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Afghan Forces Battle Taliban for Control of Western City, Farah

Afghan Forces Battle Taliban for Control of Western City, Farah

KABUL, Afghanistan — Taliban insurgents entered the capital of the western province of Farah on Tuesday, as the governor fled and Afghan security forces rushed in reinforcements, vowing to retake control, according to accounts from both government officials and insurgents.

The city of 50,000, which is the capital of the province of the same name, was on the verge of becoming the second Afghan city to fall to the insurgents since the war began. The northern city of Kunduz fell twice to the Taliban, in 2015 and 2016, but was retaken by the government both times.

According to a senior Afghan official, Governor Basir Salangi fled the city after the attack by the insurgents began around 2 a.m., but he remained in Farah Province. The official asked to speak on condition of anonymity because he was not permitted to speak to the news media.

The fighting in Farah was part of a recent increase in the tempo of attacks by the insurgents, since their announcement of a spring offensive late in April and their explicit rejection of Afghan government peace initiatives.

In Kabul, Afghan officials said they would expel the Taliban from Farah. “We are hoping to get control of the fighting in the city by today,” Gen. Mohammad Radmanish, spokesman for the Ministry of Defense, said in a news conference. “Our reinforcements are trying to use their capabilities to overcome the situation.”

The Ministry of Interior spokesman, Najib Danish, said the elite 444 Special Forces police unit was being deployed from Kandahar in the south. “We have the people of Farah by our side, they are backing us.”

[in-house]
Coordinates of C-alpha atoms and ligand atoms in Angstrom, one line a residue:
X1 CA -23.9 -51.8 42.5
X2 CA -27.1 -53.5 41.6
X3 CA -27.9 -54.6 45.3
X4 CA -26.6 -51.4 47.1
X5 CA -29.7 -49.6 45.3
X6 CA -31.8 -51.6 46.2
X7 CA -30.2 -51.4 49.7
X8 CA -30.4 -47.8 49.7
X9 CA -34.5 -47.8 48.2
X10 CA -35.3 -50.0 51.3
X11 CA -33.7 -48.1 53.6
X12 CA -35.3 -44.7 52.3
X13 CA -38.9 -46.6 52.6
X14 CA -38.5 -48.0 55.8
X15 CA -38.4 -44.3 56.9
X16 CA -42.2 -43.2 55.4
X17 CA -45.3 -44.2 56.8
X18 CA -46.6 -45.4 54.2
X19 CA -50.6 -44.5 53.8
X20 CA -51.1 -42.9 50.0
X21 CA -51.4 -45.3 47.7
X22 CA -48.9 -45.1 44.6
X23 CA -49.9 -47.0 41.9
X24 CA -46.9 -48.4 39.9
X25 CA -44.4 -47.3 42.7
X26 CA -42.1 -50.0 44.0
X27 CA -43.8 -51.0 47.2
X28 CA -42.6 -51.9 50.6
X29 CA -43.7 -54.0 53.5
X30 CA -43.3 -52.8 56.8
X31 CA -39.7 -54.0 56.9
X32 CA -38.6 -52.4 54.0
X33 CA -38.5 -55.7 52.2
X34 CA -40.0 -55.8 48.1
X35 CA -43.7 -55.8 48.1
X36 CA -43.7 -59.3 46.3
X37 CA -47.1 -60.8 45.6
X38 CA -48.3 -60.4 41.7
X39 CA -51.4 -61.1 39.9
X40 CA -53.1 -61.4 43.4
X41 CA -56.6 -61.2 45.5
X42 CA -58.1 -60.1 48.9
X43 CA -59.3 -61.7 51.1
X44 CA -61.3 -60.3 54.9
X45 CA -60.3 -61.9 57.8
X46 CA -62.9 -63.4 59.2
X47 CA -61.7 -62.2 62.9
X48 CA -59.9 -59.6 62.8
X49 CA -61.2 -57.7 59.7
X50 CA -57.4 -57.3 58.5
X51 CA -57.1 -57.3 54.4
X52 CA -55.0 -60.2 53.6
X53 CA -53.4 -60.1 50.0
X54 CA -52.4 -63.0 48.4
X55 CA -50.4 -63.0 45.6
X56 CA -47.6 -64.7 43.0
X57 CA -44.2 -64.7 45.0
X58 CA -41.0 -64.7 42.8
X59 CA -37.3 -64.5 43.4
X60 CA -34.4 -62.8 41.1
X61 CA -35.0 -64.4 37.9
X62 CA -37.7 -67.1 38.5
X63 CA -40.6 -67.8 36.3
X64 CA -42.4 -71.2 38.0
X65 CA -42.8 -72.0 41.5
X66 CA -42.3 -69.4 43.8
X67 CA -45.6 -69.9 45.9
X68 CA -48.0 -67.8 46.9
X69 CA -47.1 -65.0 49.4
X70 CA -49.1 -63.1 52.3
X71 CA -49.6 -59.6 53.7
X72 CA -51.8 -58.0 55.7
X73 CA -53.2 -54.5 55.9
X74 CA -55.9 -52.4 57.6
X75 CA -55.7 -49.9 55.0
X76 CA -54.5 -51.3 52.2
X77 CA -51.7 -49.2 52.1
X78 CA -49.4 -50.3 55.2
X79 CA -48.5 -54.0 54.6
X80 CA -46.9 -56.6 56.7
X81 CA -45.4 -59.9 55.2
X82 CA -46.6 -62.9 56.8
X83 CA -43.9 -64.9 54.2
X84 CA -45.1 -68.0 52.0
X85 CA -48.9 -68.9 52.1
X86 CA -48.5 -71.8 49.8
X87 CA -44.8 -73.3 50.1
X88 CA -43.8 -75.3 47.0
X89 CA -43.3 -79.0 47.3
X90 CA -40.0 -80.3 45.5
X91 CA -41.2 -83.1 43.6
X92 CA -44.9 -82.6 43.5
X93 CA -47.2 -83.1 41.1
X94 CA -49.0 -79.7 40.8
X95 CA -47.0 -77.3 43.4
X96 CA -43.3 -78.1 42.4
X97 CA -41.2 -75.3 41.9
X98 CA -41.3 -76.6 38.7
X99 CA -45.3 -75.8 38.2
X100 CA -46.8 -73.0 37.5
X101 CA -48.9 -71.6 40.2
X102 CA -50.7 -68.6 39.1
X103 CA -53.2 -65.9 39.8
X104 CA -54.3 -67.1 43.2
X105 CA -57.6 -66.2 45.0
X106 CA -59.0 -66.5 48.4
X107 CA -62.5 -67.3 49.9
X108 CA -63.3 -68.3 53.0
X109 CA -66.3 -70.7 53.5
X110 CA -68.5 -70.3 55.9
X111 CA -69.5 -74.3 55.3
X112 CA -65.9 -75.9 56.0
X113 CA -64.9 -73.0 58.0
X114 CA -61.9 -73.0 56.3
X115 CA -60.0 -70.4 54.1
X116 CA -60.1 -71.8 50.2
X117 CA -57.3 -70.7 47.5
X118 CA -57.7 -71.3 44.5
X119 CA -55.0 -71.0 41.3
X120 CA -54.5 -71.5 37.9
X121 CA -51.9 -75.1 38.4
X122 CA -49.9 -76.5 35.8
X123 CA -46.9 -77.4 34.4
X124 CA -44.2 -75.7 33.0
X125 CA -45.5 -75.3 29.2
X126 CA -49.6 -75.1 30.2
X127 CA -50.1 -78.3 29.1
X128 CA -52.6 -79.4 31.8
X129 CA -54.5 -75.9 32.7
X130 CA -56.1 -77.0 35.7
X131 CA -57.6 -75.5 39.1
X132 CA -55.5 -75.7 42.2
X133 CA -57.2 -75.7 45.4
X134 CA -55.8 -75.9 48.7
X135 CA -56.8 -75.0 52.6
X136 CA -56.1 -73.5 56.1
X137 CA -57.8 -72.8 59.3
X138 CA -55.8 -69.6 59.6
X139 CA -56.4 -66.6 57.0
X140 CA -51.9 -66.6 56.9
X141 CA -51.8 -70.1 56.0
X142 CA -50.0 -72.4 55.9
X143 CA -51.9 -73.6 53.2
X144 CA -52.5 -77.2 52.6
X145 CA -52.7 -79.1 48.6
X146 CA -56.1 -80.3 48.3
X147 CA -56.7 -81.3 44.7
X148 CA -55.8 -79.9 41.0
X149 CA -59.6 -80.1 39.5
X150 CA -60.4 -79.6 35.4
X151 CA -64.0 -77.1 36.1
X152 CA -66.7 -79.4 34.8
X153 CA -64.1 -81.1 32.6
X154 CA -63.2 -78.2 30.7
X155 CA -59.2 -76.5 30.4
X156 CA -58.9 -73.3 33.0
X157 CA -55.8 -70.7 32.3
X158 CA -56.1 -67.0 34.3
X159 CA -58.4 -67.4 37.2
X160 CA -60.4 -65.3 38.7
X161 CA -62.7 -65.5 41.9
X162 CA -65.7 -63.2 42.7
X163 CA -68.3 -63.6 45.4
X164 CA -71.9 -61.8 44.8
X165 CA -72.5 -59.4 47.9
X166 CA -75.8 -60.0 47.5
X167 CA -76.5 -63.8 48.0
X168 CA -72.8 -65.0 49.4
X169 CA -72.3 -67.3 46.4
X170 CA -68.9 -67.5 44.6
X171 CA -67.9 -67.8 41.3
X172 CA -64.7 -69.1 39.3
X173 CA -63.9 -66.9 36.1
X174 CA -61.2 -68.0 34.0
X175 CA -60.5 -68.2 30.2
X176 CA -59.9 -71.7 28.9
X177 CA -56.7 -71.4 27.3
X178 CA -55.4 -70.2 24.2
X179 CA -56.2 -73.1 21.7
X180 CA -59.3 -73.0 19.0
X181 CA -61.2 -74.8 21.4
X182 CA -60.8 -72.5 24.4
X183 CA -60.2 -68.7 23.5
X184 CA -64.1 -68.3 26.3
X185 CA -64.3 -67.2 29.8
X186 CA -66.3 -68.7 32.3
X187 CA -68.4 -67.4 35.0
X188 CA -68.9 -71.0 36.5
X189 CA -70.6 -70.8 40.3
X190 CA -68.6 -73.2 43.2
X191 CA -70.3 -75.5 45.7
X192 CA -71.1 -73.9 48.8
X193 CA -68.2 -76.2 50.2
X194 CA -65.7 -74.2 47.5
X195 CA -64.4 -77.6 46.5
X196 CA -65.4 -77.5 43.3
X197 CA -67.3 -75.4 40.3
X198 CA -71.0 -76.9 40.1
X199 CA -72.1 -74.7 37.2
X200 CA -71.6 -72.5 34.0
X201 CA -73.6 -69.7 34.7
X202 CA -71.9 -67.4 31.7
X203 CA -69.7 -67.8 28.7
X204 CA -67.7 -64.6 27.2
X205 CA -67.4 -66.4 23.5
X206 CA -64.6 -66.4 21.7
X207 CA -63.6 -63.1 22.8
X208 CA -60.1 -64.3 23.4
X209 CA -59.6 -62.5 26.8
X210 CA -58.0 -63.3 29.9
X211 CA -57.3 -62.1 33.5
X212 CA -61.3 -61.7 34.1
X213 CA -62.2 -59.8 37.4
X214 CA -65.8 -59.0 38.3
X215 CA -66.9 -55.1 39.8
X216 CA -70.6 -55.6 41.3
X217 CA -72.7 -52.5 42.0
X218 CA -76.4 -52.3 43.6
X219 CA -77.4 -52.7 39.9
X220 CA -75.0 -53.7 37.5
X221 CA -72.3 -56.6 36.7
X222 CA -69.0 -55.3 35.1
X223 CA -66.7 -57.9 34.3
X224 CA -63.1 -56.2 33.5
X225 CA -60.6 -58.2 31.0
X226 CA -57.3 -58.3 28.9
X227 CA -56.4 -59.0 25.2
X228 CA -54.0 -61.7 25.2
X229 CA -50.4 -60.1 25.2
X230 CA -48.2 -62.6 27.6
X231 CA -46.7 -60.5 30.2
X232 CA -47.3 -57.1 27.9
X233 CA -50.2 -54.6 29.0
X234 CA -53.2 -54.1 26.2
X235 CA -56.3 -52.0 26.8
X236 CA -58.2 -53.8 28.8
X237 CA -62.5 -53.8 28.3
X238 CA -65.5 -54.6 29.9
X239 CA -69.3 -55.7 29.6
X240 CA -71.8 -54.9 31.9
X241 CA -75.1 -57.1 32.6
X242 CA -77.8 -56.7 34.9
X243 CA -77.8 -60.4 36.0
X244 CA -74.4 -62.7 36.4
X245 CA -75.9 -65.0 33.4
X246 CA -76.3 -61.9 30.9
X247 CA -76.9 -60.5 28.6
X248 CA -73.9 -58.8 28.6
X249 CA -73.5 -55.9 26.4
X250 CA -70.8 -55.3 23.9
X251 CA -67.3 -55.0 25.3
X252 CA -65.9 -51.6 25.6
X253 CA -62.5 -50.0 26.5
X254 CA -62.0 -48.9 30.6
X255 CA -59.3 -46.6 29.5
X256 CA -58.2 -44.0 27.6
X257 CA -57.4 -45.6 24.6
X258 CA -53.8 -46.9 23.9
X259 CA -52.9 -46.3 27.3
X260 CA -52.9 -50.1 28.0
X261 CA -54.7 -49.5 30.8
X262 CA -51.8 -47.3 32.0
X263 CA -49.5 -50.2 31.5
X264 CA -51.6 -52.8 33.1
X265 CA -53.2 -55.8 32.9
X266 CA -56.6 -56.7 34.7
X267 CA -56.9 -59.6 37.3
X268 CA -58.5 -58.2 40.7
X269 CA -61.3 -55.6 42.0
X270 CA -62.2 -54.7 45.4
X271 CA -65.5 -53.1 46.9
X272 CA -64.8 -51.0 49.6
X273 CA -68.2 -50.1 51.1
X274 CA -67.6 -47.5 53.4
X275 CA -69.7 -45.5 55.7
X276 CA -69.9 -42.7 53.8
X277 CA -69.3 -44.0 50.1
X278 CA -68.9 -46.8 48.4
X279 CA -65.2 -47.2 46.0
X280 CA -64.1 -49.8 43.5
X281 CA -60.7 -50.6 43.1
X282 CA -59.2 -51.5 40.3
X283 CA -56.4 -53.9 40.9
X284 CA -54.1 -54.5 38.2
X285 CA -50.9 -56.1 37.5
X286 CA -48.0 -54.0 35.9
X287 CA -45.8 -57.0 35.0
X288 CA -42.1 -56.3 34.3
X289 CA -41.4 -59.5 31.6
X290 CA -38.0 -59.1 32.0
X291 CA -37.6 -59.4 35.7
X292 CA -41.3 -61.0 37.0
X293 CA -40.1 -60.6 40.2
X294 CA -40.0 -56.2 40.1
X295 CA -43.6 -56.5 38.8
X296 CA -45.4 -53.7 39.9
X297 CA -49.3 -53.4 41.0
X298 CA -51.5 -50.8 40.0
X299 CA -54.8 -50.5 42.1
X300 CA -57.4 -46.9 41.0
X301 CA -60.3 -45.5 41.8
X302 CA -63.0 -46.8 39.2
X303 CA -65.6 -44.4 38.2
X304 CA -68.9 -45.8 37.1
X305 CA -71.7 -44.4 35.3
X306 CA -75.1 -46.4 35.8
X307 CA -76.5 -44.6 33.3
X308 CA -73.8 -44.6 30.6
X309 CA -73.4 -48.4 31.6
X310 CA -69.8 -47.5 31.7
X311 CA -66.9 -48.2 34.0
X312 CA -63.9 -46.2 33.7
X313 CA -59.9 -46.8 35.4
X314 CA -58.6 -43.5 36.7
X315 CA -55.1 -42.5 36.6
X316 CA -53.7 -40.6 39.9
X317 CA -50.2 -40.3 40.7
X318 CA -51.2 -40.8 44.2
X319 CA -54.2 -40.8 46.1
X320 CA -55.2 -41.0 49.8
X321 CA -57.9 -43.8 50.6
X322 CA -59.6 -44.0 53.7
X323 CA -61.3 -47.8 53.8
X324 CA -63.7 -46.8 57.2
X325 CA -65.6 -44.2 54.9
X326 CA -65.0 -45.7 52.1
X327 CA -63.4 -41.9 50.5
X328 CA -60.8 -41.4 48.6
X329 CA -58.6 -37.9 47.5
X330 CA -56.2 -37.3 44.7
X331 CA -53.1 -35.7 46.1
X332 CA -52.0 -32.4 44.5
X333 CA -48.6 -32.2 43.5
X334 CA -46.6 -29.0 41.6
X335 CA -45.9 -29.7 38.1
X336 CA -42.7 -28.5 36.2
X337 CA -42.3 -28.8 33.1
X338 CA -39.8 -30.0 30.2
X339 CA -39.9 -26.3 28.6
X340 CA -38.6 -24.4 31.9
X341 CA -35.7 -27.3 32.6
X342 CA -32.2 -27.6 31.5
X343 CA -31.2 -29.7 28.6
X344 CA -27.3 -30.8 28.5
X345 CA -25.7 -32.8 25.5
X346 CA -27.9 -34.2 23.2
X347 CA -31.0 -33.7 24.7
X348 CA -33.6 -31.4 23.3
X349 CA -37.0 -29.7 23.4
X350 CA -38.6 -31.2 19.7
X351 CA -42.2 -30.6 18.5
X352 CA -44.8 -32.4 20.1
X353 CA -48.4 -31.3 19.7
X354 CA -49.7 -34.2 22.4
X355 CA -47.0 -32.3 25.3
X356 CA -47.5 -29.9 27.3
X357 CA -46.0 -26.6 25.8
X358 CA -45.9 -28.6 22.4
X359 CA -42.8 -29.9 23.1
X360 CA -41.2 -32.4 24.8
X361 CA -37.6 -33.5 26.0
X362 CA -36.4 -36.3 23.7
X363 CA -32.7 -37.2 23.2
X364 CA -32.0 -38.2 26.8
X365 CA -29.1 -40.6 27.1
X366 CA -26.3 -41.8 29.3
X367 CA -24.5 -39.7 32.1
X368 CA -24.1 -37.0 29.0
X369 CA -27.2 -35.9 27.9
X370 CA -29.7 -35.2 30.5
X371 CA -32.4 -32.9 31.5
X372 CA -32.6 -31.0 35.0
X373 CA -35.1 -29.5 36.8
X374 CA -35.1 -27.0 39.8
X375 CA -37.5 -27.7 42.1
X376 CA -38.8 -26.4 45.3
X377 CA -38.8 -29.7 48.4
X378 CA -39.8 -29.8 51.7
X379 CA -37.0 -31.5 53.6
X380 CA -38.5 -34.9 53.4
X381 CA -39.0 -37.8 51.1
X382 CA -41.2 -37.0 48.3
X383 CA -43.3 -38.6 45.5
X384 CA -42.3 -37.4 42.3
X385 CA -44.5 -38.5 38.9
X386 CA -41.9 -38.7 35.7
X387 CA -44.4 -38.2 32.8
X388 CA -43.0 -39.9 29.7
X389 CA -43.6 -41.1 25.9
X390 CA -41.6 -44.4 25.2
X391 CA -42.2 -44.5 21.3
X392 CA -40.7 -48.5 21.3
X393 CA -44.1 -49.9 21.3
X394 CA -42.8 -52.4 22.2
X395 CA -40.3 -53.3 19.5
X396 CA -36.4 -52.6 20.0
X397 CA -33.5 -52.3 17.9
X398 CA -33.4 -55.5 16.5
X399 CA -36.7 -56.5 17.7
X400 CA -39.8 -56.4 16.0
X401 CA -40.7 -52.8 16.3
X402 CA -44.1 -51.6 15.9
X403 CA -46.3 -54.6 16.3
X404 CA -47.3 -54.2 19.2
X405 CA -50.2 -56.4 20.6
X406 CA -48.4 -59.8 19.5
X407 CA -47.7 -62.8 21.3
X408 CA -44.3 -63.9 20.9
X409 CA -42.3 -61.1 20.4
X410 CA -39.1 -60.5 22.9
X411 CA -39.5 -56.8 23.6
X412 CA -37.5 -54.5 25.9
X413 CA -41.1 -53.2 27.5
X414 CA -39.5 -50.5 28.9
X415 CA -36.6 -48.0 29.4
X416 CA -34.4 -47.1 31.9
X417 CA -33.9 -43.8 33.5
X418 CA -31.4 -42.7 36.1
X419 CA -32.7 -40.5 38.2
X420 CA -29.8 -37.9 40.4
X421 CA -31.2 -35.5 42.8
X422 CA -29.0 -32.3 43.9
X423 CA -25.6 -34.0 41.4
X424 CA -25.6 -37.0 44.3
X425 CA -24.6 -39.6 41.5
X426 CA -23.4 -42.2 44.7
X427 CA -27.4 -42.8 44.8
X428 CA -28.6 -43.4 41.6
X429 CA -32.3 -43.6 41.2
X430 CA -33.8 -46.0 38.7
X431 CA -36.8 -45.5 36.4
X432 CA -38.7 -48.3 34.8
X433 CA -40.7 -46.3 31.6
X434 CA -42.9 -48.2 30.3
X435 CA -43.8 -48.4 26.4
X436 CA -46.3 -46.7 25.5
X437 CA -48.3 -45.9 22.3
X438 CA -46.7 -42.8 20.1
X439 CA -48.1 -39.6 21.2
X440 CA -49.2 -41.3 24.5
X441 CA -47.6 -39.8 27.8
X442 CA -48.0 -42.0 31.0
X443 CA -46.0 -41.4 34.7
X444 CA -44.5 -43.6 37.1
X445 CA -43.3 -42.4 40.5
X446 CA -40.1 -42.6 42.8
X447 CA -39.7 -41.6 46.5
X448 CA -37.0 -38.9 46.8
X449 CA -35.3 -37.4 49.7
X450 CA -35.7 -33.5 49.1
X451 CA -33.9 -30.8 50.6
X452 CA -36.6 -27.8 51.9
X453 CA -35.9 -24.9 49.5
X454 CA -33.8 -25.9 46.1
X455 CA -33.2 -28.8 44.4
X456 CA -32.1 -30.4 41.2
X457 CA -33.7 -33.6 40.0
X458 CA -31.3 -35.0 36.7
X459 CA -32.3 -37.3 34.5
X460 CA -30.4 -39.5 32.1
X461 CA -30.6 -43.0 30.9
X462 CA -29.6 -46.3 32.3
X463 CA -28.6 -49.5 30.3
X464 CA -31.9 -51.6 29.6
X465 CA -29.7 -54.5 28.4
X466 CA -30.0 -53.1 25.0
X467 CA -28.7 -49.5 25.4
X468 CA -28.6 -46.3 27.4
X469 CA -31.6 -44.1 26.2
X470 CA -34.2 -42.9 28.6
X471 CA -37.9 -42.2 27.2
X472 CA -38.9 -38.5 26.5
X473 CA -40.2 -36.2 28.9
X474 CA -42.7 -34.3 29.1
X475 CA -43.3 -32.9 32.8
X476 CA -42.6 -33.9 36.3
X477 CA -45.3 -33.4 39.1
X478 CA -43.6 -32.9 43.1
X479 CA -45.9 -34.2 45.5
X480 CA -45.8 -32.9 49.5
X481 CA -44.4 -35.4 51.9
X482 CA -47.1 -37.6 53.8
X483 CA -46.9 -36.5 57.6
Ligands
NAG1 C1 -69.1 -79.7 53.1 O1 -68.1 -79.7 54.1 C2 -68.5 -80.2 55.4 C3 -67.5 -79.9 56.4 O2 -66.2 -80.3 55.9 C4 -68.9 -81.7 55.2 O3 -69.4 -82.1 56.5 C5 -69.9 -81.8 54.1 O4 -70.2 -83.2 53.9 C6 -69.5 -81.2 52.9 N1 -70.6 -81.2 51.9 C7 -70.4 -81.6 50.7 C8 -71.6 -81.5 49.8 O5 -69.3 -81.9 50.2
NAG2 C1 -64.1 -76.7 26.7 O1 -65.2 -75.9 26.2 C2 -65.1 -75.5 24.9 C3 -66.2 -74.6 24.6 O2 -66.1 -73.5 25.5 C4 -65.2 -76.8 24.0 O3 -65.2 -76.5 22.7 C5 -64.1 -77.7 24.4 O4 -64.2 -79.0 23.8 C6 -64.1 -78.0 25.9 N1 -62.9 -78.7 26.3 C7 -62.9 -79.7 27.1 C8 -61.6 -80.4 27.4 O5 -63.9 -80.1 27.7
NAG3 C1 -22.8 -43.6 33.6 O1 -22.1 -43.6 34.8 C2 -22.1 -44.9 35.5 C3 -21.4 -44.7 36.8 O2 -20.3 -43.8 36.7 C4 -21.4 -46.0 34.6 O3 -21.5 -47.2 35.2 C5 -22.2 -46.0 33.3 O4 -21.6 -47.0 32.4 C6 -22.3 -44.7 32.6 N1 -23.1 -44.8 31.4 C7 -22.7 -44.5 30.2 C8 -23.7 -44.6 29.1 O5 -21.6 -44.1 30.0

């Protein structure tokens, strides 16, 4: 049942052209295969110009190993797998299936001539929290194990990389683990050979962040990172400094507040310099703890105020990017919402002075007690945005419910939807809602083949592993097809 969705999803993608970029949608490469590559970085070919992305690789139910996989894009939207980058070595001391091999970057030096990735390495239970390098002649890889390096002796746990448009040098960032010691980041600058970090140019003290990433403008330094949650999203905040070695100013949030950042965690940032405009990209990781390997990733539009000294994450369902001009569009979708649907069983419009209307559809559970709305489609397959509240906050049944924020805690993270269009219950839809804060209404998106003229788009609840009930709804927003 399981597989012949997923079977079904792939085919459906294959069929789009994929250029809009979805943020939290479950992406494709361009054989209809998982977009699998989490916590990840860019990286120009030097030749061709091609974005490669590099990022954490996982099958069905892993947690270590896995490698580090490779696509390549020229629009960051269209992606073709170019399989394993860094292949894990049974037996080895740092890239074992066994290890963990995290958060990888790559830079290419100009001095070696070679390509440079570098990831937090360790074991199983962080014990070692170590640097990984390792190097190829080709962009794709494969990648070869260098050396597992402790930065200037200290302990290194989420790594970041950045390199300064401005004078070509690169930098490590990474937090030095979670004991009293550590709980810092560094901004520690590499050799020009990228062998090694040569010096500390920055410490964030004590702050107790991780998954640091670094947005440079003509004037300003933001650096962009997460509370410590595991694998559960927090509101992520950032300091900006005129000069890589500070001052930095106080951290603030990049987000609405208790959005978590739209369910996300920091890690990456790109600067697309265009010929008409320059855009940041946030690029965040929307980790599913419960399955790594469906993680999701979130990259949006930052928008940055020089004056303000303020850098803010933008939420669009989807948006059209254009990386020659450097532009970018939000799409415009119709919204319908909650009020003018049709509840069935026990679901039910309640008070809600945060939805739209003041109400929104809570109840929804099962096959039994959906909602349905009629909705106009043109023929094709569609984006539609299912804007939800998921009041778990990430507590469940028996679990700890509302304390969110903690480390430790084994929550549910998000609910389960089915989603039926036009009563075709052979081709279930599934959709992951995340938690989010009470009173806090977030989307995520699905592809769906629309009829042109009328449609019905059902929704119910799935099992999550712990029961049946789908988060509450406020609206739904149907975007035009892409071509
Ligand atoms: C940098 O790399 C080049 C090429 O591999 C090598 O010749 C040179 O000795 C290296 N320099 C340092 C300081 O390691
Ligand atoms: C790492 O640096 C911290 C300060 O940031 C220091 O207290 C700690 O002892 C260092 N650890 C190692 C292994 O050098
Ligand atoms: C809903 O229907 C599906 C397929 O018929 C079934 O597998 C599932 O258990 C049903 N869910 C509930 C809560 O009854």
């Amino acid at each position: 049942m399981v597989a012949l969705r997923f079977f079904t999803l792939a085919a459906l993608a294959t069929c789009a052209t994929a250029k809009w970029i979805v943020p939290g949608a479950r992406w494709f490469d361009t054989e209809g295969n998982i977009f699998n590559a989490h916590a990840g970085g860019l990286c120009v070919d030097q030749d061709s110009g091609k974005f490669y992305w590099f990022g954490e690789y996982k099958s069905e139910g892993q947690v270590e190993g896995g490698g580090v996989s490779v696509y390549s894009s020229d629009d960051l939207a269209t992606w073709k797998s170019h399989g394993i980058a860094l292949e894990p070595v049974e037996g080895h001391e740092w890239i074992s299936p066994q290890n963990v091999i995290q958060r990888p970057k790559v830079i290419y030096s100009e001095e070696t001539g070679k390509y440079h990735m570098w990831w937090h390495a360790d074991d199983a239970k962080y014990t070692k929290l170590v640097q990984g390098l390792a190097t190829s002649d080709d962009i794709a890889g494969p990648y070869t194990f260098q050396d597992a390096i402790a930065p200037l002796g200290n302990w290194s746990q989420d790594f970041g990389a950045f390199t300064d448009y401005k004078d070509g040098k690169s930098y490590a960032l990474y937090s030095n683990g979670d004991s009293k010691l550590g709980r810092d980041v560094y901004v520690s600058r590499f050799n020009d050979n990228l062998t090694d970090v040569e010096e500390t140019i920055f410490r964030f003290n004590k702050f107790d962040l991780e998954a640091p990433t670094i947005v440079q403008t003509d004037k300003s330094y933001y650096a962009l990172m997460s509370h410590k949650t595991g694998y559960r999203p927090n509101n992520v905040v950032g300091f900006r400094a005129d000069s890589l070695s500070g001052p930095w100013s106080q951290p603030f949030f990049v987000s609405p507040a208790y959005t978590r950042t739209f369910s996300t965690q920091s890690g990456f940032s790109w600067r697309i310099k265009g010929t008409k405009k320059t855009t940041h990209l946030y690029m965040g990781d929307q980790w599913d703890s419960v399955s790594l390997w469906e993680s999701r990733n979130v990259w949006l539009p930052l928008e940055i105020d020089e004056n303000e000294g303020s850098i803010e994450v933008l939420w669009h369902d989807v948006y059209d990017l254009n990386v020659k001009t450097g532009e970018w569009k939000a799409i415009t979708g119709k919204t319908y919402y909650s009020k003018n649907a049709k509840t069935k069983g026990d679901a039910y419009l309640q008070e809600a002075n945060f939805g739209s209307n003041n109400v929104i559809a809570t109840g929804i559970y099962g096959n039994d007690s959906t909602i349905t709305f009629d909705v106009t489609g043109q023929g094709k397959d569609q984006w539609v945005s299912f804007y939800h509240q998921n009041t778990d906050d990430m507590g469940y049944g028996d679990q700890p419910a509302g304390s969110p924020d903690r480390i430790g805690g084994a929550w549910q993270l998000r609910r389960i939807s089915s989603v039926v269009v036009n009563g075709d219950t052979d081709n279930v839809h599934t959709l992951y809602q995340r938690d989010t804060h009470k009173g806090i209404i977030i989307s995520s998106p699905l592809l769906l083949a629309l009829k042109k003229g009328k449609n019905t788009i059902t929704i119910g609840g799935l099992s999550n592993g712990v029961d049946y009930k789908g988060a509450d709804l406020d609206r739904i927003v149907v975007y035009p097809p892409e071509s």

Local officials in Farah, however, were less confident.

“The Taliban are in the city now,” said Mohammad Sarwar Osmani, a member of Parliament from Farah. “The city is closed, people are panicked and in a state of fear. Some people left their homes and fled the city, some are trapped. The fighting is ongoing in the city. The Taliban took control of some government buildings but some are contested right now.”

“I don’t know where the governor is,” Mr. Osmani added. “But I know the police chief might be in the front line fighting off the Taliban.”

Fareed Bakhtawar, head of the Farah provincial council, said that he was fighting with volunteers against the Taliban, but that they had taken large areas of the city. “There is no extra force to help us and the situation is getting worse,” Mr. Bakhtawar said.

Fighting has been intense for months in the western province — much of which, outside of military bases, has already fallen to Taliban control — with hundreds of police officers and soldiers killed. The fighting has increased in Farah because of Taliban reinforcements sent from neighboring Helmand Province, where the insurgents have fared less well in recent months, according to Afghan officials.

The Taliban posted numerous videos on their Facebook account and on unofficial Twitter accounts showing checkpoints and government buildings purportedly falling to their control in rapid succession throughout the day.

A Farah resident reached by telephone, Abdul Halem, said the insurgents were telling people to stay off the streets. “They told the residents to stay inside their homes and they are only targeting government buildings and military bases,” he said.

An Afghan Air Force general said that helicopter gunships from Shindand Air Base in western Afghanistan were joining the fight, targeting Taliban positions in the city. The general, who spoke on condition of anonymity because he was unauthorized to speak to the news media, said the air force was hampered by the need to avoid bombing residential dwellings.

The videos posted on the Taliban’s social media accounts showed Afghan Army vehicles and weaponry that they claimed to have seized in Farah. In one Facebook post, the insurgents showed an Afghan police officer, his hands bound behind his back, while an argument ensued between them over whether to kill him or not. It was unclear what happened to the officer.

Jawad Sukhanyar reported from Kabul, Afghanistan and Rod Nordland from London. Taimoor Shah contributed reporting from Kandahar, Afghanistan, and Fahim Abed from Kabul.

Follow Jawad Sukhanyar and Rod Nordland on Twitter: @JawadSukhanyar and @rodnordland.

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